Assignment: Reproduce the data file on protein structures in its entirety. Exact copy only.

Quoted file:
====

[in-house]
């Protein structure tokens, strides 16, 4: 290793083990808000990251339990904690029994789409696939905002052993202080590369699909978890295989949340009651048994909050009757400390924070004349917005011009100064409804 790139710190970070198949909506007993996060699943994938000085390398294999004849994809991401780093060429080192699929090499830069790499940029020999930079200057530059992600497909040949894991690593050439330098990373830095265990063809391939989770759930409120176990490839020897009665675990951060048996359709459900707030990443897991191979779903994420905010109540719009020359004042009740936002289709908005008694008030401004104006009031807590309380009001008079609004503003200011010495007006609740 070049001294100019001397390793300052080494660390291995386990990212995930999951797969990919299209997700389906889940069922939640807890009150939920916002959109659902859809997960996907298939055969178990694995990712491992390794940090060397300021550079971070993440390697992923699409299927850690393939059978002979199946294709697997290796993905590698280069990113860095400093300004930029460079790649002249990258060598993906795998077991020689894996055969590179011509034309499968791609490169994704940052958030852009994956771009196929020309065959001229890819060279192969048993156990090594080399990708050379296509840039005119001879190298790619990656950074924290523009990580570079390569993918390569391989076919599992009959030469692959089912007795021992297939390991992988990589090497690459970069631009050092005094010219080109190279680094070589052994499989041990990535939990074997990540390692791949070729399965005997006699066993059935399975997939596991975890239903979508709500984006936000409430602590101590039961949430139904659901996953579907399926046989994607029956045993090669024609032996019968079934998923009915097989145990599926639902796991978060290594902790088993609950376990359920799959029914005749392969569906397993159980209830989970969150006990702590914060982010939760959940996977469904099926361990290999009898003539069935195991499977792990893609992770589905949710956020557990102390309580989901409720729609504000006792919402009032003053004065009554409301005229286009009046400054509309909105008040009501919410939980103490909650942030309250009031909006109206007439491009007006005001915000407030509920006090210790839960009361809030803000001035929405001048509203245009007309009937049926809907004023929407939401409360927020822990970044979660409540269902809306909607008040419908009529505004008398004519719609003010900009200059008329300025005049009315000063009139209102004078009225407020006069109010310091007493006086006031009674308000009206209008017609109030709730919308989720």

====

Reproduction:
[in-house]
């Protein structure tokens, strides 16, 4: 290793083990808000990251339990904690029994789409696939905002052993202080590369699909978890295989949340009651048994909050009757400390924070004349917005011009100064409804 790139710190970070198949909506007993996060699943994938000085390398294999004849994809991401780093060429080192699929090499830069790499940029020999930079200057530059992600497909040949894991690593050439330098990373830095265990063809391939989770759930409120176990490839020897009665675990951060048996359709459900707030990443897991191979779903994420905010109540719009020359004042009740936002289709908005008694008030401004104006009031807590309380009001008079609004503003200011010495007006609740 070049001294100019001397390793300052080494660390291995386990990212995930999951797969990919299209997700389906889940069922939640807890009150939920916002959109659902859809997960996907298939055969178990694995990712491992390794940090060397300021550079971070993440390697992923699409299927850690393939059978002979199946294709697997290796993905590698280069990113860095400093300004930029460079790649002249990258060598993906795998077991020689894996055969590179011509034309499968791609490169994704940052958030852009994956771009196929020309065959001229890819060279192969048993156990090594080399990708050379296509840039005119001879190298790619990656950074924290523009990580570079390569993918390569391989076919599992009959030469692959089912007795021992297939390991992988990589090497690459970069631009050092005094010219080109190279680094070589052994499989041990990535939990074997990540390692791949070729399965005997006699066993059935399975997939596991975890239903979508709500984006936000409430602590101590039961949430139904659901996953579907399926046989994607029956045993090669024609032996019968079934998923009915097989145990599926639902796991978060290594902790088993609950376990359920799959029914005749392969569906397993159980209830989970969150006990702590914060982010939760959940996977469904099926361990290999009898003539069935195991499977792990893609992770589905949710956020557990102390309580989901409720729609504000006792919402009032003053004065009554409301005229286009009046400054509309909105008040009501919410939980103490909650942030309250009031909006109206007439491009007006005001915000407030509920006090210790839960009361809030803000001035929405001048509203245009007309009937049926809907004023929407939401409360927020822990970044979660409540269902809306909607008040419908009529505004008398004519719609003010900009200059008329300025005049009315000063009139209102004078009225407020006069109010310091007493006086006031009674308000009206209008017609109030709730919308989720």